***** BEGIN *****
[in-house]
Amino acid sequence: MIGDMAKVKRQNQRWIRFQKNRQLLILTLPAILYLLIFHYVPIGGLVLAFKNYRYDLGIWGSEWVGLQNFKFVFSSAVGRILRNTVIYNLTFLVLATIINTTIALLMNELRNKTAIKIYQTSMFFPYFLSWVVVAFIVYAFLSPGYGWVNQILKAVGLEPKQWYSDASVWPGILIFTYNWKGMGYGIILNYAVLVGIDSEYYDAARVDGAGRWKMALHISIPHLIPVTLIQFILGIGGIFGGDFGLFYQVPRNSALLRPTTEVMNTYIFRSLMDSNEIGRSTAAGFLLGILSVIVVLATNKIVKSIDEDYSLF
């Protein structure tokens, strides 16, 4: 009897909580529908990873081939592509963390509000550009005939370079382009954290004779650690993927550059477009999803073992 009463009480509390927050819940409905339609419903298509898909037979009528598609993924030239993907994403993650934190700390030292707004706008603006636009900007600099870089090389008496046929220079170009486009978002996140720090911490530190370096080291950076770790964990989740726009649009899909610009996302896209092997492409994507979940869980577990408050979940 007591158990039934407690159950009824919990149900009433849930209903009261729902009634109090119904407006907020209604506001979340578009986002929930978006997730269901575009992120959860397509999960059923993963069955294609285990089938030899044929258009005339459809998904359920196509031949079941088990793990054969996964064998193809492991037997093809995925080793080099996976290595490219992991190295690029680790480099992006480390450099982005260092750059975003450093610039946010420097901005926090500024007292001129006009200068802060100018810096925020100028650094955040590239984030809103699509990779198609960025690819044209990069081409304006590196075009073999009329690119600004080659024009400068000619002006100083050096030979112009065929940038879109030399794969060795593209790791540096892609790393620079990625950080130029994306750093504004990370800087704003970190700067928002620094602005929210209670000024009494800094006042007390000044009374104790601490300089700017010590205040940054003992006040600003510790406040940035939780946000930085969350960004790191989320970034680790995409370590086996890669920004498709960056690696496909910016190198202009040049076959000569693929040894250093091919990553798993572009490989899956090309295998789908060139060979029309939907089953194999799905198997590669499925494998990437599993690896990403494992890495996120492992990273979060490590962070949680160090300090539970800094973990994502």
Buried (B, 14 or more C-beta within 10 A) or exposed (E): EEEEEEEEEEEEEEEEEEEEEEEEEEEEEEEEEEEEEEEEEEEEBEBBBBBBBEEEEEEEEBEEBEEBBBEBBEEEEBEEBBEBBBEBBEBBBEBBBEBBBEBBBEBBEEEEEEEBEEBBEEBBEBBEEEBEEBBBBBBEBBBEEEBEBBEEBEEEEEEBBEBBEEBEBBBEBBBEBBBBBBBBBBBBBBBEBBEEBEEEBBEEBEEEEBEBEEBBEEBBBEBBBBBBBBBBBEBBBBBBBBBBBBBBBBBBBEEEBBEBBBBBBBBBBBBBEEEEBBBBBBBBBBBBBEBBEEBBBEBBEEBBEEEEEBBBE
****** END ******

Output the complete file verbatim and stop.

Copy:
[in-house]
Amino acid sequence: MIGDMAKVKRQNQRWIRFQKNRQLLILTLPAILYLLIFHYVPIGGLVLAFKNYRYDLGIWGSEWVGLQNFKFVFSSAVGRILRNTVIYNLTFLVLATIINTTIALLMNELRNKTAIKIYQTSMFFPYFLSWVVVAFIVYAFLSPGYGWVNQILKAVGLEPKQWYSDASVWPGILIFTYNWKGMGYGIILNYAVLVGIDSEYYDAARVDGAGRWKMALHISIPHLIPVTLIQFILGIGGIFGGDFGLFYQVPRNSALLRPTTEVMNTYIFRSLMDSNEIGRSTAAGFLLGILSVIVVLATNKIVKSIDEDYSLF
């Protein structure tokens, strides 16, 4: 009897909580529908990873081939592509963390509000550009005939370079382009954290004779650690993927550059477009999803073992 009463009480509390927050819940409905339609419903298509898909037979009528598609993924030239993907994403993650934190700390030292707004706008603006636009900007600099870089090389008496046929220079170009486009978002996140720090911490530190370096080291950076770790964990989740726009649009899909610009996302896209092997492409994507979940869980577990408050979940 007591158990039934407690159950009824919990149900009433849930209903009261729902009634109090119904407006907020209604506001979340578009986002929930978006997730269901575009992120959860397509999960059923993963069955294609285990089938030899044929258009005339459809998904359920196509031949079941088990793990054969996964064998193809492991037997093809995925080793080099996976290595490219992991190295690029680790480099992006480390450099982005260092750059975003450093610039946010420097901005926090500024007292001129006009200068802060100018810096925020100028650094955040590239984030809103699509990779198609960025690819044209990069081409304006590196075009073999009329690119600004080659024009400068000619002006100083050096030979112009065929940038879109030399794969060795593209790791540096892609790393620079990625950080130029994306750093504004990370800087704003970190700067928002620094602005929210209670000024009494800094006042007390000044009374104790601490300089700017010590205040940054003992006040600003510790406040940035939780946000930085969350960004790191989320970034680790995409370590086996890669920004498709960056690696496909910016190198202009040049076959000569693929040894250093091919990553798993572009490989899956090309295998789908060139060979029309939907089953194999799905198997590669499925494998990437599993690896990403494992890495996120492992990273979060490590962070949680160090300090539970800094973990994502």
Buried (B, 14 or more C-beta within 10 A) or exposed (E): EEEEEEEEEEEEEEEEEEEEEEEEEEEEEEEEEEEEEEEEEEEEBEBBBBBBBEEEEEEEEBEEBEEBBBEBBEEEEBEEBBEBBBEBBEBBBEBBBEBBBEBBBEBBEEEEEEEBEEBBEEBBEBBEEEBEEBBBBBBEBBBEEEBEBBEEBEEEEEEBBEBBEEBEBBBEBBBEBBBBBBBBBBBBBBBEBBEEBEEEBBEEBEEEEBEBEEBBEEBBBEBBBBBBBBBBBEBBBBBBBBBBBBBBBBBBBEEEBBEBBBBBBBBBBBBBEEEEBBBBBBBBBBBBBEBBEEBBBEBBEEBBEEEEEBBBE